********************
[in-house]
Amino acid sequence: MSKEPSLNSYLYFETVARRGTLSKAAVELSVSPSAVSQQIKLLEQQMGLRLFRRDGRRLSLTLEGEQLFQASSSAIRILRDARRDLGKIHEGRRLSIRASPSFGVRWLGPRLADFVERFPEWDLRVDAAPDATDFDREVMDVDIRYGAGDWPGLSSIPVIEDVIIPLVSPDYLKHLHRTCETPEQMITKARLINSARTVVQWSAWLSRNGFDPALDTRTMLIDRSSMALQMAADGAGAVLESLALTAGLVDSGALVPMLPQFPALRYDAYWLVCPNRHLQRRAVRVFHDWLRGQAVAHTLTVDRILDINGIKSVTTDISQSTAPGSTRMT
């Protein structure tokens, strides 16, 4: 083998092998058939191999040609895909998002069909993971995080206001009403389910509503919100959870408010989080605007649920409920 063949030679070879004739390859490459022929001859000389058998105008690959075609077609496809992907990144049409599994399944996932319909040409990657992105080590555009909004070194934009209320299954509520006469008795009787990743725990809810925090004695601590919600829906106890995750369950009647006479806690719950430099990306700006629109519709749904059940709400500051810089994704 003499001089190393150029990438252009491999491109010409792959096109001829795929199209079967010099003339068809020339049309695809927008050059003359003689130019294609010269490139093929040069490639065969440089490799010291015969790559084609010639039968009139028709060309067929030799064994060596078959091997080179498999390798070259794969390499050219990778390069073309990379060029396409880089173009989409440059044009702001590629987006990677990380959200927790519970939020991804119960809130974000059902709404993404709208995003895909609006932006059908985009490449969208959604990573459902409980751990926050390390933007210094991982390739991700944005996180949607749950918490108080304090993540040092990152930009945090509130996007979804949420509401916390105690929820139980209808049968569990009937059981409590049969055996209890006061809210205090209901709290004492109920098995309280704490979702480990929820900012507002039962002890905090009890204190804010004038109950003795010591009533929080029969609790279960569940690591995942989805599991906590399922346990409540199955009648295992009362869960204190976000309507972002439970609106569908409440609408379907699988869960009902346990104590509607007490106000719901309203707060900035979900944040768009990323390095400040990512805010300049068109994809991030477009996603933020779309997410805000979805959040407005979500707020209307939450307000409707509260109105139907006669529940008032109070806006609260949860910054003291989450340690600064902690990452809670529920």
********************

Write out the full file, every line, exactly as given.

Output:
[in-house]
Amino acid sequence: MSKEPSLNSYLYFETVARRGTLSKAAVELSVSPSAVSQQIKLLEQQMGLRLFRRDGRRLSLTLEGEQLFQASSSAIRILRDARRDLGKIHEGRRLSIRASPSFGVRWLGPRLADFVERFPEWDLRVDAAPDATDFDREVMDVDIRYGAGDWPGLSSIPVIEDVIIPLVSPDYLKHLHRTCETPEQMITKARLINSARTVVQWSAWLSRNGFDPALDTRTMLIDRSSMALQMAADGAGAVLESLALTAGLVDSGALVPMLPQFPALRYDAYWLVCPNRHLQRRAVRVFHDWLRGQAVAHTLTVDRILDINGIKSVTTDISQSTAPGSTRMT
């Protein structure tokens, strides 16, 4: 083998092998058939191999040609895909998002069909993971995080206001009403389910509503919100959870408010989080605007649920409920 063949030679070879004739390859490459022929001859000389058998105008690959075609077609496809992907990144049409599994399944996932319909040409990657992105080590555009909004070194934009209320299954509520006469008795009787990743725990809810925090004695601590919600829906106890995750369950009647006479806690719950430099990306700006629109519709749904059940709400500051810089994704 003499001089190393150029990438252009491999491109010409792959096109001829795929199209079967010099003339068809020339049309695809927008050059003359003689130019294609010269490139093929040069490639065969440089490799010291015969790559084609010639039968009139028709060309067929030799064994060596078959091997080179498999390798070259794969390499050219990778390069073309990379060029396409880089173009989409440059044009702001590629987006990677990380959200927790519970939020991804119960809130974000059902709404993404709208995003895909609006932006059908985009490449969208959604990573459902409980751990926050390390933007210094991982390739991700944005996180949607749950918490108080304090993540040092990152930009945090509130996007979804949420509401916390105690929820139980209808049968569990009937059981409590049969055996209890006061809210205090209901709290004492109920098995309280704490979702480990929820900012507002039962002890905090009890204190804010004038109950003795010591009533929080029969609790279960569940690591995942989805599991906590399922346990409540199955009648295992009362869960204190976000309507972002439970609106569908409440609408379907699988869960009902346990104590509607007490106000719901309203707060900035979900944040768009990323390095400040990512805010300049068109994809991030477009996603933020779309997410805000979805959040407005979500707020209307939450307000409707509260109105139907006669529940008032109070806006609260949860910054003291989450340690600064902690990452809670529920």